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Work with an Experienced Former Prosecutor

According to the National Association for Shoplifting Prevention (NASP), one in every 11 Americans is guilty of shoplifting. While it sounds like plenty of people are guilty of doing it at least once, it doesn’t mean that it’s not considered a criminal offense. 

Most shoplifting arrests will result in misdemeanor charges depending on the value of the stolen property. While a misdemeanor may sound like an insignificant criminal charge, it has the potential to prevent you from buying your dream home, working at your ideal job, and getting loans. A misdemeanor conviction can also hurt your chances of getting into college and acquiring scholarships.  

If you’ve been arrested on an alleged shoplifting incident, you need the best legal representation from an experienced Tampa criminal defense attorney. Attorney Andrew Buda from Buda Law understands the importance of defending misdemeanor criminal charges and how they can potentially impact your life forever. 

As former prosecuting attorney for Hillsborough and Pinellas Counties, Andrew Buda knows what the prosecution will use when trying to secure a conviction. Using this knowledge, your legal team will create a strong defense that will unravel their evidence and create reasonable doubt. 

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To discuss your shoplifting charges with attorney Andrew Buda at Buda Law, schedule a free consultation by calling 813-322-2832 today.

What is Considered Shoplifting in Florida?

In Florida, shoplifting is considered a criminal offense. More specifically, it is considered a crime of dishonesty. The legal terms for shoplifting are retail theft and petit theft. According to Florida State 812.015(1)(d), retail theft is when someone takes possession of or carries away merchandise, money, or property by removing or altering the label or price tag in an attempt to deprive the owner of possession, use, benefits, or full retail value. The statute also considers the removal of shopping carts as retail theft. In order to be charged with retail theft or petit theft, the property must be valued at less than $750

Tampa Shoplifting Charges

Required Elements for Shoplifting Conviction

An individual can face Tampa theft charges if they take possession of another person’s property. However, Florida law outlines four elements that must be proven beyond a reasonable doubt when charging someone with a theft offense:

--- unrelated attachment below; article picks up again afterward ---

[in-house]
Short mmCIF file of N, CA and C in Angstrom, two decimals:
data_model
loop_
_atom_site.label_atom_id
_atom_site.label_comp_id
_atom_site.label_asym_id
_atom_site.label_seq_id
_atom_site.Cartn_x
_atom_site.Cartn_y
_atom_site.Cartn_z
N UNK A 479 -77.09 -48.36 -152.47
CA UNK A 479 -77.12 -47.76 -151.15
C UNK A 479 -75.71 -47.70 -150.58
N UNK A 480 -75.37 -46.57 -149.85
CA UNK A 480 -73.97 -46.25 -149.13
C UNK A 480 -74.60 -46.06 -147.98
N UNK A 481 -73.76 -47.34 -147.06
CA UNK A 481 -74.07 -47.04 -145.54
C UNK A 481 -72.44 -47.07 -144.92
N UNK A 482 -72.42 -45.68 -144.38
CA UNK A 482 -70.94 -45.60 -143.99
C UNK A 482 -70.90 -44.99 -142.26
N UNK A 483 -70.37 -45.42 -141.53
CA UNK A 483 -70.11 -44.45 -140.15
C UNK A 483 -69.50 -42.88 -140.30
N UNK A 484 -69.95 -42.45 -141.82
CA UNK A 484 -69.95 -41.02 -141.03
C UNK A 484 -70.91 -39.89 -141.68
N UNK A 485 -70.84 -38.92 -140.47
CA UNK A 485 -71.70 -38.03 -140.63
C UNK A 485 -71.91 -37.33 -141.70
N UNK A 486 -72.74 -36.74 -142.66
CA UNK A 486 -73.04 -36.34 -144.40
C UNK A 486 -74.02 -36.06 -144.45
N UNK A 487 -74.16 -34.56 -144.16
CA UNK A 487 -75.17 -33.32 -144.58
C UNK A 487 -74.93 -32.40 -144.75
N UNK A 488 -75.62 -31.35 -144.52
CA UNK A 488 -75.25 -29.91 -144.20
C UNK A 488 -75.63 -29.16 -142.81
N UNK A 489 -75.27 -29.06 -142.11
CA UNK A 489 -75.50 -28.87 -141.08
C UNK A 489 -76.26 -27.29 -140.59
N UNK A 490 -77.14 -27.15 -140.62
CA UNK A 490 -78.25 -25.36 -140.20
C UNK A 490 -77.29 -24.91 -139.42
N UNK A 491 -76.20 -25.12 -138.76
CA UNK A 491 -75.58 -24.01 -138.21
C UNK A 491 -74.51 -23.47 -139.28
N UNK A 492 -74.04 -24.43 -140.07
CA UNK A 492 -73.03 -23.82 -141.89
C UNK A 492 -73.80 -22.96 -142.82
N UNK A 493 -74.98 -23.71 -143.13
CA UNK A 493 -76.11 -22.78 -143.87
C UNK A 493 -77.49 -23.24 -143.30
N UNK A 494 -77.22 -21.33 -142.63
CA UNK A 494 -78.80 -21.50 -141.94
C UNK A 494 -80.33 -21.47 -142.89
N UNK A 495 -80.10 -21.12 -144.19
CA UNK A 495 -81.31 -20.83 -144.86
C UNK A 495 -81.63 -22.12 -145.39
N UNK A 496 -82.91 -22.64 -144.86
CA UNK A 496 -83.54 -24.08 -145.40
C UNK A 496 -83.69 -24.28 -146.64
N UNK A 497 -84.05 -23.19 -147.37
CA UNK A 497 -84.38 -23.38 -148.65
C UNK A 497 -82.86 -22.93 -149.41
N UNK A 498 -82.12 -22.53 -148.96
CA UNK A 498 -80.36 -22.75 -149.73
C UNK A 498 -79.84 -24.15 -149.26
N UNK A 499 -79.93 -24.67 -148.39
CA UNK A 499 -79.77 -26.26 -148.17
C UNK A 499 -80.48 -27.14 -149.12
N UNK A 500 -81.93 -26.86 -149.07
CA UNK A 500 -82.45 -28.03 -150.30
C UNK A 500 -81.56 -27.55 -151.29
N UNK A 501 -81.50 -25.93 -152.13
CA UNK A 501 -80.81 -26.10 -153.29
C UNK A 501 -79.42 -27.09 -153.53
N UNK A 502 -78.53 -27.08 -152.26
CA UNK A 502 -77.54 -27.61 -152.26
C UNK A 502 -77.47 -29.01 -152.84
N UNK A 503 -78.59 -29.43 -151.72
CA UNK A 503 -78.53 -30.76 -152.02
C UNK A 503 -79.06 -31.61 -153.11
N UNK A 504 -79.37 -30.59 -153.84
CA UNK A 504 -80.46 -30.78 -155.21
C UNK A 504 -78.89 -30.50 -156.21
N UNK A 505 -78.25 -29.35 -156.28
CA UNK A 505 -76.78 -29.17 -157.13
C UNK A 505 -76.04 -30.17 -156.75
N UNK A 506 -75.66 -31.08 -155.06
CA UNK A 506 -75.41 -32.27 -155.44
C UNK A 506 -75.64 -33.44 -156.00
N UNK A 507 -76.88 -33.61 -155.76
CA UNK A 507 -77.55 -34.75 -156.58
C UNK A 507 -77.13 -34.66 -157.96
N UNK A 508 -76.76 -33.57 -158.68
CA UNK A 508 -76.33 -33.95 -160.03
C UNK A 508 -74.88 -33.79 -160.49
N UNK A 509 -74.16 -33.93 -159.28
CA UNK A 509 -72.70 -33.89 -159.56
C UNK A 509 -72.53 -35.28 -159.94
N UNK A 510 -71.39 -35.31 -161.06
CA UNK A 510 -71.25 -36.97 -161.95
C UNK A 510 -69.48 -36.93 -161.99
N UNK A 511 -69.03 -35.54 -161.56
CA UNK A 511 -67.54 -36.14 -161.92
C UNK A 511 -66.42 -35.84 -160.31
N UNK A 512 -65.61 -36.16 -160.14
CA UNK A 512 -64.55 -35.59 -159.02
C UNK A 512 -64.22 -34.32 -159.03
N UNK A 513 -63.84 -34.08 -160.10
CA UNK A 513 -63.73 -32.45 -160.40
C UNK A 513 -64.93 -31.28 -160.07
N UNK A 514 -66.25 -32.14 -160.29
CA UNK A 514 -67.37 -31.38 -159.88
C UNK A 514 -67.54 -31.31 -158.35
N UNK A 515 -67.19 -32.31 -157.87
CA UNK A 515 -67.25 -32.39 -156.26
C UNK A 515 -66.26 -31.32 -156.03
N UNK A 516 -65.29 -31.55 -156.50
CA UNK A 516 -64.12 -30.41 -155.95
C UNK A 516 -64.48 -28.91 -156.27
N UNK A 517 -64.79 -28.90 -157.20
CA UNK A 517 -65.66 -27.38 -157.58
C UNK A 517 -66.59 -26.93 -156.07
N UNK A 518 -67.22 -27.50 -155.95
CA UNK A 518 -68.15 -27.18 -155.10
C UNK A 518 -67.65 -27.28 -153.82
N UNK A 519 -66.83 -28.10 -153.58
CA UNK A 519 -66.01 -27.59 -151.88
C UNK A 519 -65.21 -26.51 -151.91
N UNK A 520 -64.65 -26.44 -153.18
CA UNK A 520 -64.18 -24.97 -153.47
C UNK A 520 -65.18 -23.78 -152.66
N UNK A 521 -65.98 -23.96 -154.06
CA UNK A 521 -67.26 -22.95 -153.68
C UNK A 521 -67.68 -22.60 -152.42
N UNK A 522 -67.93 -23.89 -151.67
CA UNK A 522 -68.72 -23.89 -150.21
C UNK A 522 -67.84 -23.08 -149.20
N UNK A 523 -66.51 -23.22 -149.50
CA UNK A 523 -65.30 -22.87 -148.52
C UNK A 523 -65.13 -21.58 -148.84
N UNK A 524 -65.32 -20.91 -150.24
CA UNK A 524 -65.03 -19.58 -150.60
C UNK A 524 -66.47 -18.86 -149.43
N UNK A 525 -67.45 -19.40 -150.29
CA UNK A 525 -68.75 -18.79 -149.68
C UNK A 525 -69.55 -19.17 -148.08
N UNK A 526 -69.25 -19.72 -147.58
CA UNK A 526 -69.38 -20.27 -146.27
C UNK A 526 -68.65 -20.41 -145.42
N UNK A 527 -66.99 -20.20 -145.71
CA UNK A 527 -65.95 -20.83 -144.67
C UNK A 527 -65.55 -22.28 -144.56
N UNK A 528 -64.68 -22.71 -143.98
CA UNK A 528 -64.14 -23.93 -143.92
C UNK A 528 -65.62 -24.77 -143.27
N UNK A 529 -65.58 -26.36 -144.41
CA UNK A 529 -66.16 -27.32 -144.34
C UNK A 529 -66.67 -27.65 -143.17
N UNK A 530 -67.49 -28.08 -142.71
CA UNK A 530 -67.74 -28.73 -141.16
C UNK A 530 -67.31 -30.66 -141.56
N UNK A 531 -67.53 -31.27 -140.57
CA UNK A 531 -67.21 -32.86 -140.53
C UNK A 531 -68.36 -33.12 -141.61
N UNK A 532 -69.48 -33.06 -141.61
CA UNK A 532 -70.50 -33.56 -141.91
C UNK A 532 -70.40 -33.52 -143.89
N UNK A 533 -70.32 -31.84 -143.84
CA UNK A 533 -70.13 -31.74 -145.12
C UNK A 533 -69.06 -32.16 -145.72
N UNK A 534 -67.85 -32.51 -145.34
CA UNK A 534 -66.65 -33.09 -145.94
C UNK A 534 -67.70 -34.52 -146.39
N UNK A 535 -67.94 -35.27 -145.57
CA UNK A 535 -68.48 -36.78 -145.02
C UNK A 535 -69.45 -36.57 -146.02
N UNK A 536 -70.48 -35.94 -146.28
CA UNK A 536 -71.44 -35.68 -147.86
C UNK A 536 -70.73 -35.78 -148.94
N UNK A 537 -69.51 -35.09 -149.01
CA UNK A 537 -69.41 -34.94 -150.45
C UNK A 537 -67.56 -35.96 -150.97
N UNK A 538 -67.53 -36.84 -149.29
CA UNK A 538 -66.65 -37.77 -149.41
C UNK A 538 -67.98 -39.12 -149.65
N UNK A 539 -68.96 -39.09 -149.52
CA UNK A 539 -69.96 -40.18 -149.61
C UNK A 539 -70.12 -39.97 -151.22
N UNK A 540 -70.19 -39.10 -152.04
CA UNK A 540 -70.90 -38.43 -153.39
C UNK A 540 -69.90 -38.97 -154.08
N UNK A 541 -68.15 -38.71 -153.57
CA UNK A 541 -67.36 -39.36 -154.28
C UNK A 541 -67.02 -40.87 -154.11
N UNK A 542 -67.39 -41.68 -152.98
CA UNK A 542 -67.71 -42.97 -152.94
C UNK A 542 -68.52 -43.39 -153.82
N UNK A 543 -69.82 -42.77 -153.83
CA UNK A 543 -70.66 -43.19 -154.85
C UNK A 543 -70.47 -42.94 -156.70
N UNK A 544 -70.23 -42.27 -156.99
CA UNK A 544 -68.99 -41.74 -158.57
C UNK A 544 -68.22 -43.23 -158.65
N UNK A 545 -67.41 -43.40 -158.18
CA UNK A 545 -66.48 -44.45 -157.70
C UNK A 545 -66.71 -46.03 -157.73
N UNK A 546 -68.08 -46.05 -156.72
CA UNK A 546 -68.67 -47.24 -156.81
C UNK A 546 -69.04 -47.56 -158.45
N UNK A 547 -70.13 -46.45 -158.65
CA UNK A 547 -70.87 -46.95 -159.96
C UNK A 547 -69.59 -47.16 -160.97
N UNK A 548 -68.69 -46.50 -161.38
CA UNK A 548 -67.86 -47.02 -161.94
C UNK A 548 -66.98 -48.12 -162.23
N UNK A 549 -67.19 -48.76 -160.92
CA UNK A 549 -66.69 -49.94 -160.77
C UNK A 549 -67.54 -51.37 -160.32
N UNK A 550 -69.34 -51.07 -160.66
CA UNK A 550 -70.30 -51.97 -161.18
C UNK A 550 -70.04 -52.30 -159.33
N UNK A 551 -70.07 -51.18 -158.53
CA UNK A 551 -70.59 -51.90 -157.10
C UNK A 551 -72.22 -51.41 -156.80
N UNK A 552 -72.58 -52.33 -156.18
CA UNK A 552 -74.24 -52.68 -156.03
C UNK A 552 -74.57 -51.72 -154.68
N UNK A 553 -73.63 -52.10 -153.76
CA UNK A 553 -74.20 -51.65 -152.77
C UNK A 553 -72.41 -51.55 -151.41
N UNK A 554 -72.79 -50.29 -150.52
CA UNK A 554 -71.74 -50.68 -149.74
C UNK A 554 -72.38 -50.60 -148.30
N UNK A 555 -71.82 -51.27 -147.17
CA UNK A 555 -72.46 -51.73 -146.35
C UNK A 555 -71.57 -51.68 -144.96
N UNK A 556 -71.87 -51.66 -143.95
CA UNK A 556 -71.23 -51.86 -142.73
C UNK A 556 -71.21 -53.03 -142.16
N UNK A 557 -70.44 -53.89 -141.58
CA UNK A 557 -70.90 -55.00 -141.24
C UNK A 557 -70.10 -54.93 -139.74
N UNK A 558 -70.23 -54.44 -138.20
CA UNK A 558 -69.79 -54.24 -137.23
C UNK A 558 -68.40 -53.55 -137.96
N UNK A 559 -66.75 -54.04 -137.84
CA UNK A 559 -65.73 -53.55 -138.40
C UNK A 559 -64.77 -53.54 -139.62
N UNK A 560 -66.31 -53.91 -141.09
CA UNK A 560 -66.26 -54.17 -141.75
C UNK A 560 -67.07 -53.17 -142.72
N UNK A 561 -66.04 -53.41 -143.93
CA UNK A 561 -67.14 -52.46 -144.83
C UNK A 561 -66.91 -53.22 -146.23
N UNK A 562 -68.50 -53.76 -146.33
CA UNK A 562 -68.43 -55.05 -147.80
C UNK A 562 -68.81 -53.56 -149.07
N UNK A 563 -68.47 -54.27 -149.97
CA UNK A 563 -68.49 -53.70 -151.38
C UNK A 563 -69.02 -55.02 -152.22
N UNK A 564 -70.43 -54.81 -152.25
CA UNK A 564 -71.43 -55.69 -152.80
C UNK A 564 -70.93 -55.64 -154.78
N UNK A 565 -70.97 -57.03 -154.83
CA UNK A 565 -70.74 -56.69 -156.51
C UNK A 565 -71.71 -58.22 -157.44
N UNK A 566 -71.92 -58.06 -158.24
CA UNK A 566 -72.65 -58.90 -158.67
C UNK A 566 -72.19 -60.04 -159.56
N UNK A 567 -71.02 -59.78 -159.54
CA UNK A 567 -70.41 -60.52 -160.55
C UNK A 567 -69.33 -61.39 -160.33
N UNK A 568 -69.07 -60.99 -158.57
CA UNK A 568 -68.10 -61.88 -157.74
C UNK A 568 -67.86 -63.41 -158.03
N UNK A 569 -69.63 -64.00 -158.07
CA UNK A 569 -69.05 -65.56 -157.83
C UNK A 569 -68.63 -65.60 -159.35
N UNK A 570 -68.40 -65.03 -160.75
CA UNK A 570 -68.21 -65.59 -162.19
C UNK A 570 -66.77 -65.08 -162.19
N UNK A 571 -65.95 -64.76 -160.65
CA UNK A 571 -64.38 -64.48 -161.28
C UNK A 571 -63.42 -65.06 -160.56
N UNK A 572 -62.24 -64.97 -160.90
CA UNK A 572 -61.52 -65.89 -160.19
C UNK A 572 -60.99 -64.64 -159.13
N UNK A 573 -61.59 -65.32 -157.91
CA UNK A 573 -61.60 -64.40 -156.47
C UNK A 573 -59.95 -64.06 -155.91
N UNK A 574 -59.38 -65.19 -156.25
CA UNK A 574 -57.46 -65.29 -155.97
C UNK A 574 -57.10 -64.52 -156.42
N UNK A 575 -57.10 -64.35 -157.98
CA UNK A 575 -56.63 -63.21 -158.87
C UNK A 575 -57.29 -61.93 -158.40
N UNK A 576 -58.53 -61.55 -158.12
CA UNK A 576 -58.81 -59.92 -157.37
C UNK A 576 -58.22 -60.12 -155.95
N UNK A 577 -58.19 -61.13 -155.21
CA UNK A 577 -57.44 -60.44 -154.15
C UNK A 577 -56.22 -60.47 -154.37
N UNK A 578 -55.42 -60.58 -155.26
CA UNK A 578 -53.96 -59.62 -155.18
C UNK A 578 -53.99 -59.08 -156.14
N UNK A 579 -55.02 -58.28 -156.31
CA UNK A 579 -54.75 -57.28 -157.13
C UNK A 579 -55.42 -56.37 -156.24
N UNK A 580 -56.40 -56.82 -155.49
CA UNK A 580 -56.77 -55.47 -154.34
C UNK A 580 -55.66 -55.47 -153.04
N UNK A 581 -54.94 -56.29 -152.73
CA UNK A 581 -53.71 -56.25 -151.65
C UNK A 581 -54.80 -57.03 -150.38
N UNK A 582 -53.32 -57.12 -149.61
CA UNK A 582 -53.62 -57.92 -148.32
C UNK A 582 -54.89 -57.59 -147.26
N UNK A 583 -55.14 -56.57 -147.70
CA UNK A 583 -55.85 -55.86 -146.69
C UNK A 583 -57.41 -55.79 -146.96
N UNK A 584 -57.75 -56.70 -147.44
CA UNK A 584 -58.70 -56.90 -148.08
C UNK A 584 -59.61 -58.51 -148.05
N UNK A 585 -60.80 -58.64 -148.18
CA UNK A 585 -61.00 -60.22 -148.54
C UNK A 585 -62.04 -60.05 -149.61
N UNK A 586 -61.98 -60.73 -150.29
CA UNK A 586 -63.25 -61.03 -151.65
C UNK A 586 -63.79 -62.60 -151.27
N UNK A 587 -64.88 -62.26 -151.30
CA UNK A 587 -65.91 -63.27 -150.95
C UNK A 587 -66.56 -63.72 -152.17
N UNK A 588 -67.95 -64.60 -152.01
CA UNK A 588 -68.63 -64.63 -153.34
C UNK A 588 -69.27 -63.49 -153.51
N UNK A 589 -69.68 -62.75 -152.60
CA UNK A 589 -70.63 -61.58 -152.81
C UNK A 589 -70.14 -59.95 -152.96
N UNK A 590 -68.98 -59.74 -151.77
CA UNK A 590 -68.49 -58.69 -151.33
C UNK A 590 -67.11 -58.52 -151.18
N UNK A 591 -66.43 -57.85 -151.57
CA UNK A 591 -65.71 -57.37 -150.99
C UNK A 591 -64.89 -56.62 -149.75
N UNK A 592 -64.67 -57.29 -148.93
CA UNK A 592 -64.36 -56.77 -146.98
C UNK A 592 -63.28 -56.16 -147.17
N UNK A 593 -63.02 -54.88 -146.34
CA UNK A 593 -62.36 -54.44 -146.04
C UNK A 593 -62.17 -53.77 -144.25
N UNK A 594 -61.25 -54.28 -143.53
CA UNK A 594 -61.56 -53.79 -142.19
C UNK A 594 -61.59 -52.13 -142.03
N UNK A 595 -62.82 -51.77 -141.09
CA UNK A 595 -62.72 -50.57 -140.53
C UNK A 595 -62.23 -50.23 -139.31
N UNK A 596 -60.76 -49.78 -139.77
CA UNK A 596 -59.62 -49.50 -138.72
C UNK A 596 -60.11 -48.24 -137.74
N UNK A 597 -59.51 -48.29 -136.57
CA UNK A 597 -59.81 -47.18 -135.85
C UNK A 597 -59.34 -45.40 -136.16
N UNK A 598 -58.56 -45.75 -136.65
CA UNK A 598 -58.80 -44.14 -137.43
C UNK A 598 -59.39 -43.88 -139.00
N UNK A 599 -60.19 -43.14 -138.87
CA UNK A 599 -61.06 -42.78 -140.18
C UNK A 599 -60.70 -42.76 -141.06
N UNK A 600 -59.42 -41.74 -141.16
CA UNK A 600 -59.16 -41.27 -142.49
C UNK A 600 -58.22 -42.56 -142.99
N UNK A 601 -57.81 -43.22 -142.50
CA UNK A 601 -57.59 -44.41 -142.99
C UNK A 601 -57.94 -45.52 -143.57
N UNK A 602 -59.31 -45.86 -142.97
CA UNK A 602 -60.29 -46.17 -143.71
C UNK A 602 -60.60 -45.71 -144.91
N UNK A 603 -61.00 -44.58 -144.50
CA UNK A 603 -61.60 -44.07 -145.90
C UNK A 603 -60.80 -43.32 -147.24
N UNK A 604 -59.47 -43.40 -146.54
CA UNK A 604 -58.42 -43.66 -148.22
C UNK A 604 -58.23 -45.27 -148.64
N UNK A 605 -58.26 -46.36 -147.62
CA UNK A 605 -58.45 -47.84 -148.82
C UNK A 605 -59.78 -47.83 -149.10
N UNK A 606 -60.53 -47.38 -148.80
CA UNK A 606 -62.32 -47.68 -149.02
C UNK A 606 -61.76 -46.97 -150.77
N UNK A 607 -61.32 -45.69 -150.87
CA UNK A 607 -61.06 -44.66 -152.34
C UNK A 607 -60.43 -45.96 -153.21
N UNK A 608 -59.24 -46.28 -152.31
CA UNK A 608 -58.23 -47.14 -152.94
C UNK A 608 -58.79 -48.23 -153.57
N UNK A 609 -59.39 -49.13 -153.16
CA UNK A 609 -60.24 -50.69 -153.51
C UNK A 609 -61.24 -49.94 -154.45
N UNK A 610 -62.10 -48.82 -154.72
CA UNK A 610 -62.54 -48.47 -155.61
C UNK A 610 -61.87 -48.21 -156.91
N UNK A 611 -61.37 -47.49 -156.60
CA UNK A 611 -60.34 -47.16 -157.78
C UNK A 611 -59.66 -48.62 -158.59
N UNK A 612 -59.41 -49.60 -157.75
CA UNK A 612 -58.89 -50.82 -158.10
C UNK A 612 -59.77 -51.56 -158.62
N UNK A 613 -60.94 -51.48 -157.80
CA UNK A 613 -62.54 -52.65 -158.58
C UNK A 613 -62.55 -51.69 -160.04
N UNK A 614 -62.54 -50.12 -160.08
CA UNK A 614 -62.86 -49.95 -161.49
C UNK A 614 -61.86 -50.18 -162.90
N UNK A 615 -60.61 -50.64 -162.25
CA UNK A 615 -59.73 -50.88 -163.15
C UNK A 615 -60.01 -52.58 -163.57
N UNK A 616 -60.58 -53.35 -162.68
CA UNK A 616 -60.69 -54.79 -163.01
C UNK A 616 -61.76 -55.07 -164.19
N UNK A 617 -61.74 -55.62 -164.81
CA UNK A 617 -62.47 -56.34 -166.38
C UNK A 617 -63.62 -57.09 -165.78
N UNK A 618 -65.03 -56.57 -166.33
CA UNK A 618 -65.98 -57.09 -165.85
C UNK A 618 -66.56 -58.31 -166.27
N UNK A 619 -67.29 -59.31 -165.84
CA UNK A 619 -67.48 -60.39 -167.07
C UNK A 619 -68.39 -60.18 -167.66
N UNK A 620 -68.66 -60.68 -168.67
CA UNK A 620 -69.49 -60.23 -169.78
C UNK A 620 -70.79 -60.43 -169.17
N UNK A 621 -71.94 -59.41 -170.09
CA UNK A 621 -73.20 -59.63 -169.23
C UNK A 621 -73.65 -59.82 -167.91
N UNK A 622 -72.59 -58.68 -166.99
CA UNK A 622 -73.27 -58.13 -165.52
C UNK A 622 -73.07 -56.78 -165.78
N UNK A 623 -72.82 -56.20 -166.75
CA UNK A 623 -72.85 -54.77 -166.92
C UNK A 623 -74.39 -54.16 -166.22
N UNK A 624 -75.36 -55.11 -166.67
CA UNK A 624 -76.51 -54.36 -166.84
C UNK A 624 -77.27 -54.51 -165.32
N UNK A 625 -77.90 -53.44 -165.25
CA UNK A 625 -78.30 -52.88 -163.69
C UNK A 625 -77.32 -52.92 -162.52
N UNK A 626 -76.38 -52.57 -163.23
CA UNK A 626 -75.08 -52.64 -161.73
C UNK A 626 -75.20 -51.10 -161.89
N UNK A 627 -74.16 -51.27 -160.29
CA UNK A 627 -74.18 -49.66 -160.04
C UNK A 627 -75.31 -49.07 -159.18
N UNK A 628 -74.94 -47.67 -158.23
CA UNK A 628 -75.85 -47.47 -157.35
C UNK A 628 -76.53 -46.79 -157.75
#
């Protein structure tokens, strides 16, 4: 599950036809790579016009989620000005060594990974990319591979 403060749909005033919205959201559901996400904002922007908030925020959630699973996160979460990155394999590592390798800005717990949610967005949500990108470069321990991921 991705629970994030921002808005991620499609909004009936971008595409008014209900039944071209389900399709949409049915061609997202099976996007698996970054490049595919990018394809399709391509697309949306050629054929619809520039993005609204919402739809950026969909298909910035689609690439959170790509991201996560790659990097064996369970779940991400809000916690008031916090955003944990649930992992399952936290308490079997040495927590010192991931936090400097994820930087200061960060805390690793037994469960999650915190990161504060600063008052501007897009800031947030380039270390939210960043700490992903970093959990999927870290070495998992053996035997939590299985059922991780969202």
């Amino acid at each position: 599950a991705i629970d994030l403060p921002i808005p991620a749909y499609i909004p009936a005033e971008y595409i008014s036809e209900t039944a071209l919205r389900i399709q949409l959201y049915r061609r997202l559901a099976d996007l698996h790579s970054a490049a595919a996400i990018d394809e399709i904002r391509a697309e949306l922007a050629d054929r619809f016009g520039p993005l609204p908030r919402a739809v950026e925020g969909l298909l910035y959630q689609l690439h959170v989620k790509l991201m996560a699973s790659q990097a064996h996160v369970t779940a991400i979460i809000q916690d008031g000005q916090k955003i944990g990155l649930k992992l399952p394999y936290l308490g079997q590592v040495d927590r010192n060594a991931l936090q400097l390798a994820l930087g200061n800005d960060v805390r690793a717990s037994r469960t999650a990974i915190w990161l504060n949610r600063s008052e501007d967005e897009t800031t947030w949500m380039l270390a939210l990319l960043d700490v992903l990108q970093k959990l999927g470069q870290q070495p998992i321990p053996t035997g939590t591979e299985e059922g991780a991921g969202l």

1. The accused person was seen picking up the merchandise, meaning they did not enter the establishment with the property in hand. 
  2. The accused shoplifter took the items into their possession. 
  3. The items were concealed, or the person attempted to hide the items. 
  4. The accused left the store without paying or tried to leave the store without paying. 

In addition to proving the above elements were present during the alleged shoplifting offense, the prosecution will also need to confirm the following:

  • The person accused of shoplifting knowingly obtained the property with the intent to permanently or temporarily deprive the person of that property; or
  • The person used the property for their own gain or other people not entitled to the use of the property.

An experienced Tampa theft crimes attorney will be able to argue the prosecution’s evidence accusing you of a theft crime by creating a strong defense against the charges. You can count on attorney Andrew Buda to provide the best defense possible. At Buda Law, our goal is to get the charges lowered, dropped, or dismissed so that our clients can return to their lives and put the arrest behind them.  

Petit Theft vs. Grand Theft

Florida Statute 812.014 differentiates between the two crimes and details what stolen property constitutes grand theft or petit theft charges. If the stolen property is valued under $750, you’ll be charged with petit theft. You’ll face a grand theft charge if the property is more than $750. While one dollar may not seem like much, it makes all the difference between facing a misdemeanor conviction and a felony conviction. 

What's Considered Shoplifting in Florida

What are the Penalties for Shoplifting in Florida?

Once again, the penalties for petit theft in Florida will vary based on the value of the property stolen. Most petit theft convictions will result in misdemeanor penalties in Florida, while grand theft charges are typically considered felony offenses. However, your criminal history and other factors can affect the severity of your theft crime penalties. 

Petit Theft Penalties